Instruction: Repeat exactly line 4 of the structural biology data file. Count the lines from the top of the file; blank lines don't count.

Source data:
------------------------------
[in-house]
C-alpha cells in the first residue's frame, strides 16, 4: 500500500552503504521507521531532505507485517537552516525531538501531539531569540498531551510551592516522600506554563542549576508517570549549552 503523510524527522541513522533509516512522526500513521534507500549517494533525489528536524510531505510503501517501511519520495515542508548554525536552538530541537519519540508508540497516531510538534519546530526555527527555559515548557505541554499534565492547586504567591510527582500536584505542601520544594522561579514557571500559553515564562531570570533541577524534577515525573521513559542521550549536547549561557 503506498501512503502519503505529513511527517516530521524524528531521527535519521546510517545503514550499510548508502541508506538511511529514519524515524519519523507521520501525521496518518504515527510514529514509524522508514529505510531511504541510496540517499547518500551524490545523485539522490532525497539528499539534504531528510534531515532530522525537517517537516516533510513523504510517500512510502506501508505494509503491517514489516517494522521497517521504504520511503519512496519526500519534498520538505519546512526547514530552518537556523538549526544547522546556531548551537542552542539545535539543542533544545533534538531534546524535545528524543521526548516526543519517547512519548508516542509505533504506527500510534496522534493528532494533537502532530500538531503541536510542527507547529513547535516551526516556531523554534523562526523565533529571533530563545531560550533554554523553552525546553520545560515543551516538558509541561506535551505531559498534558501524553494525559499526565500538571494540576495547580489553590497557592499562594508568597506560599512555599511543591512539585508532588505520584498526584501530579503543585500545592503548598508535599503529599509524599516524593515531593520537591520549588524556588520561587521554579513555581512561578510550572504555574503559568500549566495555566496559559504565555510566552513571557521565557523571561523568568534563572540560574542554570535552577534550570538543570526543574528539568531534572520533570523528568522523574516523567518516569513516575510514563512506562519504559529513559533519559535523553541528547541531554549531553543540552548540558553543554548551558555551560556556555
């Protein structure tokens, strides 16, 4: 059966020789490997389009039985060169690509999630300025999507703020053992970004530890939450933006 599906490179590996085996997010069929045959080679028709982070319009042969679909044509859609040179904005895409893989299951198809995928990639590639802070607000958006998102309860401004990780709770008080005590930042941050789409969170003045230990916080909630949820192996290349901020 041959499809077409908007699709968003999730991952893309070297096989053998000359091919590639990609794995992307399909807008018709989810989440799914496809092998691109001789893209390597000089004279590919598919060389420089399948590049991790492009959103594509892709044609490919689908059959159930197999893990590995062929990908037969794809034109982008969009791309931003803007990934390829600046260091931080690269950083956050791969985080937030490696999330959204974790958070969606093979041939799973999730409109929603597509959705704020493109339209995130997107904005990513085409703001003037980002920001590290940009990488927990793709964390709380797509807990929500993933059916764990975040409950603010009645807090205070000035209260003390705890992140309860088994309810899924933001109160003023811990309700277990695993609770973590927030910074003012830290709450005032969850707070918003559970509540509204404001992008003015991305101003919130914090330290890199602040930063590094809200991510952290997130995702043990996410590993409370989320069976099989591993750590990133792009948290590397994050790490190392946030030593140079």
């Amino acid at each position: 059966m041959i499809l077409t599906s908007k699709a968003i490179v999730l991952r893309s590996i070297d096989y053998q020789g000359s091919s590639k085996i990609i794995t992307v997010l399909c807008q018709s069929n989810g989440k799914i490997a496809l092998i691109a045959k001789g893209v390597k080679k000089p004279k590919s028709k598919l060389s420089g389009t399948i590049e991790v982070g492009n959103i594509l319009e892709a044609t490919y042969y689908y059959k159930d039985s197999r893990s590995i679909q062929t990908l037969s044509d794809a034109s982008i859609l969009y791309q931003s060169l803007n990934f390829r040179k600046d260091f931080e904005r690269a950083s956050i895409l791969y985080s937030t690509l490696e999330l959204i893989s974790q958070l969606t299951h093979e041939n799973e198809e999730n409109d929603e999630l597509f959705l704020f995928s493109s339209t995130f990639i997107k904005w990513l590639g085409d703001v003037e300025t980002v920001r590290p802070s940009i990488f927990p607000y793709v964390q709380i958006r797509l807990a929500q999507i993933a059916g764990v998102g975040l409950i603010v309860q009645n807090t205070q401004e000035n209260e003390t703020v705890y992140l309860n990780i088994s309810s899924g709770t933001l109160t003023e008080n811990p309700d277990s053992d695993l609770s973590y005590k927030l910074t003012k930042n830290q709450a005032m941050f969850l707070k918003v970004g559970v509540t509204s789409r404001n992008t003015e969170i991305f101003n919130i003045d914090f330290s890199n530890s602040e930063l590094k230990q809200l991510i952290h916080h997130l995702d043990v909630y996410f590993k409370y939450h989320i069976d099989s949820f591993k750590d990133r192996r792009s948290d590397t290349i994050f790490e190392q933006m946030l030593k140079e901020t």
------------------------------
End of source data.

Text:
């Amino acid at each position: 059966m041959i499809l077409t599906s908007k699709a968003i490179v999730l991952r893309s590996i070297d096989y053998q020789g000359s091919s590639k085996i990609i794995t992307v997010l399909c807008q018709s069929n989810g989440k799914i490997a496809l092998i691109a045959k001789g893209v390597k080679k000089p004279k590919s028709k598919l060389s420089g389009t399948i590049e991790v982070g492009n959103i594509l319009e892709a044609t490919y042969y689908y059959k159930d039985s197999r893990s590995i679909q062929t990908l037969s044509d794809a034109s982008i859609l969009y791309q931003s060169l803007n990934f390829r040179k600046d260091f931080e904005r690269a950083s956050i895409l791969y985080s937030t690509l490696e999330l959204i893989s974790q958070l969606t299951h093979e041939n799973e198809e999730n409109d929603e999630l597509f959705l704020f995928s493109s339209t995130f990639i997107k904005w990513l590639g085409d703001v003037e300025t980002v920001r590290p802070s940009i990488f927990p607000y793709v964390q709380i958006r797509l807990a929500q999507i993933a059916g764990v998102g975040l409950i603010v309860q009645n807090t205070q401004e000035n209260e003390t703020v705890y992140l309860n990780i088994s309810s899924g709770t933001l109160t003023e008080n811990p309700d277990s053992d695993l609770s973590y005590k927030l910074t003012k930042n830290q709450a005032m941050f969850l707070k918003v970004g559970v509540t509204s789409r404001n992008t003015e969170i991305f101003n919130i003045d914090f330290s890199n530890s602040e930063l590094k230990q809200l991510i952290h916080h997130l995702d043990v909630y996410f590993k409370y939450h989320i069976d099989s949820f591993k750590d990133r192996r792009s948290d590397t290349i994050f790490e190392q933006m946030l030593k140079e901020t």